The facility goes out of its way to have a roster of volunteers who take those residents who want to go out in the bus, pull weeds from the lovely garden area, and bring in dogs to pat.

There is always a choice of food on the menu, tea/coffee/hot chocolate/milkshakes are on offer regularly, usually accompanied by a scone with jam or cream or a Tim Tam. A wee dram of Port at night is not uncommon and helps mum relax into her comfortable bed.

As a daughter I am grateful and pleased with her care. She is safe, clean, well fed and entertained. As a nurse I am also grateful and pleased with her care, but I do notice ‘other’ things. The shortage of staff, many of whom come from an agency. Untrained nurses distributing medication – yes from a Webster pack – but are they aware they are administering? I get phone calls ALL the time about everything. Your mum has stubbed her toe, your mum said no to washing her hair today, your mum has a spot on her leg. Not major things and I appreciate being told but the extent of ‘reporting’ must be onerous for the staff.

The nurse in me notices a ‘crinkle’ on a sheet that could result in a pressure area, or the call buzzer just out of reach, the lemonade bottle that remains full as it’s too hard to open and mum doesn’t want to disturb the busy staff, or the flat tyres on the wheelchairs (who has time to pump these up). The nurse in me also notices all the ‘doing’ – the tasks that are done quickly, efficiently and effectively. Mum though, wants someone to sit with her, talk to her, look through her photo albums.

Staff just do not have time for that kind of interaction, and it’s that level of engagement that is desired. I walk right past the nurse’s station, in fact mum’s room is right opposite. The nurse in me notices that it is empty, the staff are always on the floor and when they are in the nurse’s station, they are writing up notes. They don’t congregate there to chat – and nor should they.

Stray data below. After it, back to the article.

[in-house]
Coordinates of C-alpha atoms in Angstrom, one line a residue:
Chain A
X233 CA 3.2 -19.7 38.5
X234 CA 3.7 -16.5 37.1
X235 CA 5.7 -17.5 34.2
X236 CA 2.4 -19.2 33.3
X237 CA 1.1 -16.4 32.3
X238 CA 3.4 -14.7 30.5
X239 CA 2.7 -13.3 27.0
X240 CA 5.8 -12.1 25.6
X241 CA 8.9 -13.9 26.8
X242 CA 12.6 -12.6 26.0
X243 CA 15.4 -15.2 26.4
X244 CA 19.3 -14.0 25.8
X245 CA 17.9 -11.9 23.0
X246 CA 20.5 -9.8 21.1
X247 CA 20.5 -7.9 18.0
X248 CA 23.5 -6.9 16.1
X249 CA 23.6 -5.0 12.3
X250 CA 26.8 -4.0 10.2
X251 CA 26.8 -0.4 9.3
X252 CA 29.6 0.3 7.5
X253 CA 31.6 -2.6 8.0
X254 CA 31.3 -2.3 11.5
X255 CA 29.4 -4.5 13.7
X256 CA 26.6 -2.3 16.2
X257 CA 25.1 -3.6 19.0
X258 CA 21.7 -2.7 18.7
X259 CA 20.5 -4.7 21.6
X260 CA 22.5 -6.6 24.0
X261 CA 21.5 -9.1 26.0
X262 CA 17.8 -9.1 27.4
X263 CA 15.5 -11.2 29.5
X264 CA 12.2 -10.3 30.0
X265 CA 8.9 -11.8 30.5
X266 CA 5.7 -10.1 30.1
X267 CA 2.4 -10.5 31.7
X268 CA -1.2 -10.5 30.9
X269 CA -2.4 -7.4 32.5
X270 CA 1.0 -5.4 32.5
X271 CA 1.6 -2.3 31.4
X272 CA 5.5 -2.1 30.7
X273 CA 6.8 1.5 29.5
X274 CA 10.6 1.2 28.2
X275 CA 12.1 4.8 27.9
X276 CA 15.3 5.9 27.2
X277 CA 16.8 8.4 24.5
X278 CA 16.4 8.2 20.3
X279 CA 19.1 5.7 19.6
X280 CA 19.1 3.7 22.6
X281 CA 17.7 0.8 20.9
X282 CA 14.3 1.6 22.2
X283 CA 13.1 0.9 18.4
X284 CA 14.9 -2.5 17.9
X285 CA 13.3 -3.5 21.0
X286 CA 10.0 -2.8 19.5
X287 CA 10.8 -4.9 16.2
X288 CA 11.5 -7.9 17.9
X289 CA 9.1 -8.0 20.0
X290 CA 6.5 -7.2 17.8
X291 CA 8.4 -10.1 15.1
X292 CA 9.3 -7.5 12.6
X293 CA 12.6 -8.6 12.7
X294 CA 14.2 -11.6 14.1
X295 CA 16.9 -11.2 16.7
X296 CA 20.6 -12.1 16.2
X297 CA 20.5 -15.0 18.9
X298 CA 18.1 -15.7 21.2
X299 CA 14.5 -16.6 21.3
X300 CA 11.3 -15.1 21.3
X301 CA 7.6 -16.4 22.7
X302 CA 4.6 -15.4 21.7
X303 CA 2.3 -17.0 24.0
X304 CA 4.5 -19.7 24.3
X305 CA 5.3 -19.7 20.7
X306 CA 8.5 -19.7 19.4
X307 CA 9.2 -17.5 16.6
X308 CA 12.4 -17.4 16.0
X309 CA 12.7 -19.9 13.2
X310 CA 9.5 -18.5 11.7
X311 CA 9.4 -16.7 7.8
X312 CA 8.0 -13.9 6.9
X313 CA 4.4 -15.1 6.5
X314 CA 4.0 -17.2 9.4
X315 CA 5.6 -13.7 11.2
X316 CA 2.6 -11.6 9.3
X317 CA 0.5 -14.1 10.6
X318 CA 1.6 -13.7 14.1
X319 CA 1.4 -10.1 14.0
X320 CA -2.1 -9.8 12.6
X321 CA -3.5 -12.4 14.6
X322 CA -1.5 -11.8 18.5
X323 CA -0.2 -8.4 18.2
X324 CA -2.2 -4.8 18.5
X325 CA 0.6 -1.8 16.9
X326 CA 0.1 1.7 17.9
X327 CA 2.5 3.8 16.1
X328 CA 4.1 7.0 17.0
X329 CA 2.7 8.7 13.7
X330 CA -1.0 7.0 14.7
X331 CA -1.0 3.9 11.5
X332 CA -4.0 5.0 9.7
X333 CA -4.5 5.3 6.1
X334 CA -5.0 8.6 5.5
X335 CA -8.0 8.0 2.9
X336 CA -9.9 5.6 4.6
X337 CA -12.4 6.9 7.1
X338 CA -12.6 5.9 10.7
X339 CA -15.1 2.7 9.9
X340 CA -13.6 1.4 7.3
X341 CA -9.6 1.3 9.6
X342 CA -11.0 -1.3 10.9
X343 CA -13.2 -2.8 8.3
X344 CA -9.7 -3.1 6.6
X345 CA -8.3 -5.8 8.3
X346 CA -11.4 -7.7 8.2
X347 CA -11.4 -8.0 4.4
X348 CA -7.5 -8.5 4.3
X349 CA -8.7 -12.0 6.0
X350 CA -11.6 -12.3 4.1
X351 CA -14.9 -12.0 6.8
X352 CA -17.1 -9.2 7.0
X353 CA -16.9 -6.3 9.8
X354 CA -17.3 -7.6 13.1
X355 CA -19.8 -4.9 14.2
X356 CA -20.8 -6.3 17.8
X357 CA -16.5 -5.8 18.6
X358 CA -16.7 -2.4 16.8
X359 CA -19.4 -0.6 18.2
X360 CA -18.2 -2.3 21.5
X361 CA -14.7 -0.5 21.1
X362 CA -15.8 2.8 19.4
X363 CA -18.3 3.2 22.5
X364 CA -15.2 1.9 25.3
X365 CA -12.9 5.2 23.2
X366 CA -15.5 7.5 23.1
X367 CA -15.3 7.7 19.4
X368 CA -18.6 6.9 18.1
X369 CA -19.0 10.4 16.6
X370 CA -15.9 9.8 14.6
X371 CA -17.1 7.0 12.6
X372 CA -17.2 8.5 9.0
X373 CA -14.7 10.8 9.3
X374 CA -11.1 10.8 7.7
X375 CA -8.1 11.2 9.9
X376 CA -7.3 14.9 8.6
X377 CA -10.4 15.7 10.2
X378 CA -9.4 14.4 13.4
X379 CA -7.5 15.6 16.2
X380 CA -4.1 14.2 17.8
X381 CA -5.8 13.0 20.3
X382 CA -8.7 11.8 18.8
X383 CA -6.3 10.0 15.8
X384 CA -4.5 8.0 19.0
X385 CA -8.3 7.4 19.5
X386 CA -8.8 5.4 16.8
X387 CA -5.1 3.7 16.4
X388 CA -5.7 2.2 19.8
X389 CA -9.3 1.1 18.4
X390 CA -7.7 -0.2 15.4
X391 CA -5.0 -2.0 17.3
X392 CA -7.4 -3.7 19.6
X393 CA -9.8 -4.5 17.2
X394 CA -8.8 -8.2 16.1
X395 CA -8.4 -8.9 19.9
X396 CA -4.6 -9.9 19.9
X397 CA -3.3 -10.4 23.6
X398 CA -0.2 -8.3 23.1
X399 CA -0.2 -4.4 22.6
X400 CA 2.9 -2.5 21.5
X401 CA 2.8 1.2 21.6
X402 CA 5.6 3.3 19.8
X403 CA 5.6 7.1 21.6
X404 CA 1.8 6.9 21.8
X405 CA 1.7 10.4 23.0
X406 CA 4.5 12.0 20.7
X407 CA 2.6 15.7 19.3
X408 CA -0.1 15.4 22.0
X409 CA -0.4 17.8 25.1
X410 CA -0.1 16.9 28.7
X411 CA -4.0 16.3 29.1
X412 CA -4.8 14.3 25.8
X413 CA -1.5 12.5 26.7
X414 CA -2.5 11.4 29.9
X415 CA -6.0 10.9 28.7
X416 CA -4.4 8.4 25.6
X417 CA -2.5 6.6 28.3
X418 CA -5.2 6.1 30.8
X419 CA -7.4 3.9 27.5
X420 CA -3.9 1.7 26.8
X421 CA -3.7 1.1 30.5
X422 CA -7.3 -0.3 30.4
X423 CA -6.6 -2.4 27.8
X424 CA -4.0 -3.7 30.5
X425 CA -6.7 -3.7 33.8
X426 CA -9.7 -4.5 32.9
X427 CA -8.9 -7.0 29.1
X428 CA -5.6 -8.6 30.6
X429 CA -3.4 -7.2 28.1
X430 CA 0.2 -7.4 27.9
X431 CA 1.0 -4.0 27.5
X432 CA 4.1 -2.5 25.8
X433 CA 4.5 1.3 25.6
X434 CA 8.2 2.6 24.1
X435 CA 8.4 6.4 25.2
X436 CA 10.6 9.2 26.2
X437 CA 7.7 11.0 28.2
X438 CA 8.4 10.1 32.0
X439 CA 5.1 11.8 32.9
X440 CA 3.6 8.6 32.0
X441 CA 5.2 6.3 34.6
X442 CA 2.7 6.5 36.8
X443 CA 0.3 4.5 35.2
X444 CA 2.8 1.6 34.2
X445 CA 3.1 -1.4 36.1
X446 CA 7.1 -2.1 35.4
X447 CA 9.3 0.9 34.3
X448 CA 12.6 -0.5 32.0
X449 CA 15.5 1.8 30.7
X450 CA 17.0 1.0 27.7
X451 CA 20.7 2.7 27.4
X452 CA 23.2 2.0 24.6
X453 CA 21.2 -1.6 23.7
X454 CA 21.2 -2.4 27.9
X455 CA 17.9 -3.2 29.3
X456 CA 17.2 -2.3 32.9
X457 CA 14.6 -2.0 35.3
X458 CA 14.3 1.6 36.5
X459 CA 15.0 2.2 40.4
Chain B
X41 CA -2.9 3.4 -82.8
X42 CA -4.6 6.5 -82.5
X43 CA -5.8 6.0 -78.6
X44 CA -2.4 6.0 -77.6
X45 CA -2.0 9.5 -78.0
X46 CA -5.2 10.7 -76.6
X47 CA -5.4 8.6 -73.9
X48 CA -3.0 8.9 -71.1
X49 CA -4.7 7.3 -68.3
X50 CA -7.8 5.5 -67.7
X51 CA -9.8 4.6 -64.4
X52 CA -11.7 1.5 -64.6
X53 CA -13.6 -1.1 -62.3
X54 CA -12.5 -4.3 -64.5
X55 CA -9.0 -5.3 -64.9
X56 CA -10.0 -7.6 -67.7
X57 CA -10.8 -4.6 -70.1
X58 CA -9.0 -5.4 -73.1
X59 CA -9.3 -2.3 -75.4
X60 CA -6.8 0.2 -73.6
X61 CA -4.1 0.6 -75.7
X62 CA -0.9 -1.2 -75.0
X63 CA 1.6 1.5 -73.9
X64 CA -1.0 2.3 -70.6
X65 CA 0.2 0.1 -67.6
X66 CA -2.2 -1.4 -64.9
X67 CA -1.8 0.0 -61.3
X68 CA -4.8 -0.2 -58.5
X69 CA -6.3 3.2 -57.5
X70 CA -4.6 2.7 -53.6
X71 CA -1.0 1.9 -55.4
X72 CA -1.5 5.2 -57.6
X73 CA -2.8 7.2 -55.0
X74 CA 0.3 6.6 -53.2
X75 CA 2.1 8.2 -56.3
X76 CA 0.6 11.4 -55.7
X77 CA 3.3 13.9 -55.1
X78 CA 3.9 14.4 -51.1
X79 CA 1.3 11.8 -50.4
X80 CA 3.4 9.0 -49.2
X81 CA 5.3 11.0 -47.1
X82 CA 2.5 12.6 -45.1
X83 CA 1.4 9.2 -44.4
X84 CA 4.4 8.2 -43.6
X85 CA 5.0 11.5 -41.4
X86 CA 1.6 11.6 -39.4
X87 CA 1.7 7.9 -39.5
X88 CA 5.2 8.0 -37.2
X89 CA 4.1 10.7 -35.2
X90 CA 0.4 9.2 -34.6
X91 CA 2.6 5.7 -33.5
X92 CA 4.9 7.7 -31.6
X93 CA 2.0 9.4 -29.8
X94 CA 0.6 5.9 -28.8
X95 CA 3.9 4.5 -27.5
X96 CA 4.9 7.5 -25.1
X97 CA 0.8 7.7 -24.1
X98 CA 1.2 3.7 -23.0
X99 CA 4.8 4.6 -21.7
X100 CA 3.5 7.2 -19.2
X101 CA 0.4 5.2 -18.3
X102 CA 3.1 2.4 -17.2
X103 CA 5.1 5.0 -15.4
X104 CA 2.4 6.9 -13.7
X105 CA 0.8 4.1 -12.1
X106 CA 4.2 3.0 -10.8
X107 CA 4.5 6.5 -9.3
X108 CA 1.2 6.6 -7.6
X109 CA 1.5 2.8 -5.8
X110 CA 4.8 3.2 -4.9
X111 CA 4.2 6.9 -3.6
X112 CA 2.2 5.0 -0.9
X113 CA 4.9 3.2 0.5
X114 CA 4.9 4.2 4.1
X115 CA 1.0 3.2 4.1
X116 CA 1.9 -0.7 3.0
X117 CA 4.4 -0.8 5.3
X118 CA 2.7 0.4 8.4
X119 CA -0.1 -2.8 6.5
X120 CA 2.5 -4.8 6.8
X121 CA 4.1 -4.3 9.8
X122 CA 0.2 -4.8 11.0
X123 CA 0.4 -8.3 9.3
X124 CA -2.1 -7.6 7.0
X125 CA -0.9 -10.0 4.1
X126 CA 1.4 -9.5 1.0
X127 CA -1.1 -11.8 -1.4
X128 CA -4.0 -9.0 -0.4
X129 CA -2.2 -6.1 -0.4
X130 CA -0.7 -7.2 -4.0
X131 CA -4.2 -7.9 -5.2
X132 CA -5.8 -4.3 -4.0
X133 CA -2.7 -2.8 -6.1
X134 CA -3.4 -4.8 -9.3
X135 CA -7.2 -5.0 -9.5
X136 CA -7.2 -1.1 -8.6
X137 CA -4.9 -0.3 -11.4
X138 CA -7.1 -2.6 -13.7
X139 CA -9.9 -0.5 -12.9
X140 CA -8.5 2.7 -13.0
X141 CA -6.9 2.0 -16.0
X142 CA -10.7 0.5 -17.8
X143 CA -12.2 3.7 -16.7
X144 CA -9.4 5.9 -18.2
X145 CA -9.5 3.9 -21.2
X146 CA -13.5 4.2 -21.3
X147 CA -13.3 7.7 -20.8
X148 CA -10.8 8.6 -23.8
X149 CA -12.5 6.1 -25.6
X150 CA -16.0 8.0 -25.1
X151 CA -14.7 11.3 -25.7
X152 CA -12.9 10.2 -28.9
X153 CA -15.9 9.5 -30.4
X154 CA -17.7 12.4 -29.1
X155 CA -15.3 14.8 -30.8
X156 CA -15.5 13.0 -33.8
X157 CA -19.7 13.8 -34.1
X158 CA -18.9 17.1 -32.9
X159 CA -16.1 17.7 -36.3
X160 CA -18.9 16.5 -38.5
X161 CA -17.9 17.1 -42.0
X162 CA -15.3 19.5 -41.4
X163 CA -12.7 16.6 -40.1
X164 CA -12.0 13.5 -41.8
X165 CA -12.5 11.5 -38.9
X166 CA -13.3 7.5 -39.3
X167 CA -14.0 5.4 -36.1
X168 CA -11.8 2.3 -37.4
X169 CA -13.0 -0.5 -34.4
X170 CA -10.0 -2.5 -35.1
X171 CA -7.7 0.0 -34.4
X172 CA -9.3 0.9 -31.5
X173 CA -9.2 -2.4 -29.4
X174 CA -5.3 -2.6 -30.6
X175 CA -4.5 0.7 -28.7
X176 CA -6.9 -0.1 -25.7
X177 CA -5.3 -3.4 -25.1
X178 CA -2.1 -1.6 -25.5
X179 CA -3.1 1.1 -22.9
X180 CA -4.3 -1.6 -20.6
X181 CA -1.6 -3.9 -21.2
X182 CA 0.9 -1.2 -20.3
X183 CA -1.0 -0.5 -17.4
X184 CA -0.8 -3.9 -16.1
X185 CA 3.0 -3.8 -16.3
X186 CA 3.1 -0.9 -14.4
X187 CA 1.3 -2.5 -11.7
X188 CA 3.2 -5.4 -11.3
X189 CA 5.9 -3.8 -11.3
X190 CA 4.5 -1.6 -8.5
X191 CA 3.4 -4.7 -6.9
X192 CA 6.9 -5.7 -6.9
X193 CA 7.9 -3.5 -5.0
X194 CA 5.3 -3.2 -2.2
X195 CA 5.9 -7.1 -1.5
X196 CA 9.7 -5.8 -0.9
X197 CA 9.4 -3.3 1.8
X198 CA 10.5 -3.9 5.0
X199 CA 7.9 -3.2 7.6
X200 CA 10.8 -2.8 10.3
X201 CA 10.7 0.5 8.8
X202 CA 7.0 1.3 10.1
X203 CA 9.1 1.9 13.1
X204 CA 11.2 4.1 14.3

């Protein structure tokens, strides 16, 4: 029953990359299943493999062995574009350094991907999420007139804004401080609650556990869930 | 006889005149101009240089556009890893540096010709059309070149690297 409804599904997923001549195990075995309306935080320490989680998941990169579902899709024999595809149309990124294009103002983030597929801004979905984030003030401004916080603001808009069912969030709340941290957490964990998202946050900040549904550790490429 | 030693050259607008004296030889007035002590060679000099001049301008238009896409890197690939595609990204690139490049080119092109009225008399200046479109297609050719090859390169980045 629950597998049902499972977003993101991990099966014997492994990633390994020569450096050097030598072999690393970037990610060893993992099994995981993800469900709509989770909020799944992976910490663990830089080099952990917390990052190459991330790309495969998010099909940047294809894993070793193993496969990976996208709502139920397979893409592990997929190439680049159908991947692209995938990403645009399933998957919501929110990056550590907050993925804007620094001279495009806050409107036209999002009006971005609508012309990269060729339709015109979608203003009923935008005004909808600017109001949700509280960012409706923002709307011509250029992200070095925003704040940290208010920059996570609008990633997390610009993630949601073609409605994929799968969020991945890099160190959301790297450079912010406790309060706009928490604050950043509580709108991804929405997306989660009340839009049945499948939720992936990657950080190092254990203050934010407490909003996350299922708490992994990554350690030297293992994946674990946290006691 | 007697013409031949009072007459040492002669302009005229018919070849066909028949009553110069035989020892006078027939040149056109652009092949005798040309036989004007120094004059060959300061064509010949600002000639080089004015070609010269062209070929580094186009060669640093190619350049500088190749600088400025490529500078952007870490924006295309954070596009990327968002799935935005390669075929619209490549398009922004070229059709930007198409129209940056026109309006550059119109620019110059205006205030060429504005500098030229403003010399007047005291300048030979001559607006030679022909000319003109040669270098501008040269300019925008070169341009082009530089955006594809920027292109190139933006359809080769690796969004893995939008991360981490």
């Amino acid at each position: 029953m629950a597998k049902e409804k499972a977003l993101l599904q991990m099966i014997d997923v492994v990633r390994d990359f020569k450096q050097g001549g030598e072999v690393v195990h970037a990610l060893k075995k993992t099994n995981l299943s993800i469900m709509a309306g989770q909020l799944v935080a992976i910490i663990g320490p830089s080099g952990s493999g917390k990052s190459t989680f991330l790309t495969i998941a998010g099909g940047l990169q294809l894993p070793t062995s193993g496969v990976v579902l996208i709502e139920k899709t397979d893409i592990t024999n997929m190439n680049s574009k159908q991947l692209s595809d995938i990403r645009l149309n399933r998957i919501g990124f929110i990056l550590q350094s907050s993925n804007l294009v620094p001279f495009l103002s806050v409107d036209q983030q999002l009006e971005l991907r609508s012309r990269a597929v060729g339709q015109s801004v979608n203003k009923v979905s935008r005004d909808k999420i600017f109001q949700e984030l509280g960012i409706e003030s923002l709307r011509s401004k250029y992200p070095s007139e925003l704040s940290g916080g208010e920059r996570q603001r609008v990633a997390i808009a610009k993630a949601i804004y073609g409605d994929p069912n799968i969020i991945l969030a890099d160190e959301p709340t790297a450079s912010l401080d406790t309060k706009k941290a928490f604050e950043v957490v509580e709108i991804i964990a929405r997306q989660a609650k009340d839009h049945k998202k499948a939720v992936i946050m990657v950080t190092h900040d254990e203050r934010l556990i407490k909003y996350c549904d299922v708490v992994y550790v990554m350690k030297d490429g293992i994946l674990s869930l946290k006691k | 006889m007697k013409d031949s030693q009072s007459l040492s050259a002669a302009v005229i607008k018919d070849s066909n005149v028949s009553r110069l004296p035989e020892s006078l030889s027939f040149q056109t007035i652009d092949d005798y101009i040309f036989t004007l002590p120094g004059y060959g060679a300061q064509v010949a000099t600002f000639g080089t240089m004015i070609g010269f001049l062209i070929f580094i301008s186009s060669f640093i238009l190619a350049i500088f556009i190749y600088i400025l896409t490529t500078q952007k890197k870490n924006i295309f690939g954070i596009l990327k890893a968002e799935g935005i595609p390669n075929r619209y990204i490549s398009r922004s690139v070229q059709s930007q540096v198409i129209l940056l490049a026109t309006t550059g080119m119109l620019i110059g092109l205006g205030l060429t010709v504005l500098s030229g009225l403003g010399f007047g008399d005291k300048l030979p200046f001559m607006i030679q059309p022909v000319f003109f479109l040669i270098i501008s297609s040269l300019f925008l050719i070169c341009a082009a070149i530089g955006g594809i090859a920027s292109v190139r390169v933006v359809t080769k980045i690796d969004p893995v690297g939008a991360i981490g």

Ultimately, my mum is happy – she says so. We often chat about how aged care is portrayed on TV and all the terrible media that surrounds a complex, difficult job. Mum and I are not at all saying that bad things haven’t and don’t happen – but what we do know though, is that many people get great care from dedicated people who are often not acknowledged as much as they should be. Mum talks about being totally looked after and having her needs met.

Staff in residential aged care do work that many people just do not want to do, providing person-centred care to people in their own home (the facility), their pay rate in not at the top of the pile, they have challenging residents who have challenging families.

As a registered nurse and daughter – thank you to each and every person who works in residential aged care – I think you are all heroes.

Professor Lorna Moxham, RN, MHN, PhD(CQU), MEd(UNSW), BHSc(UWS), DASc(MIHE), Cert OH&S(CQU), Cert Qual Mngmt(CQU), Cert IV Training & Assessment(CQIT), FACMHN, FACN, MAICD, Professor of Mental Health Nursing / Credentialed Mental Health Nurse (ACMHN), University of Wollongong NSW Australia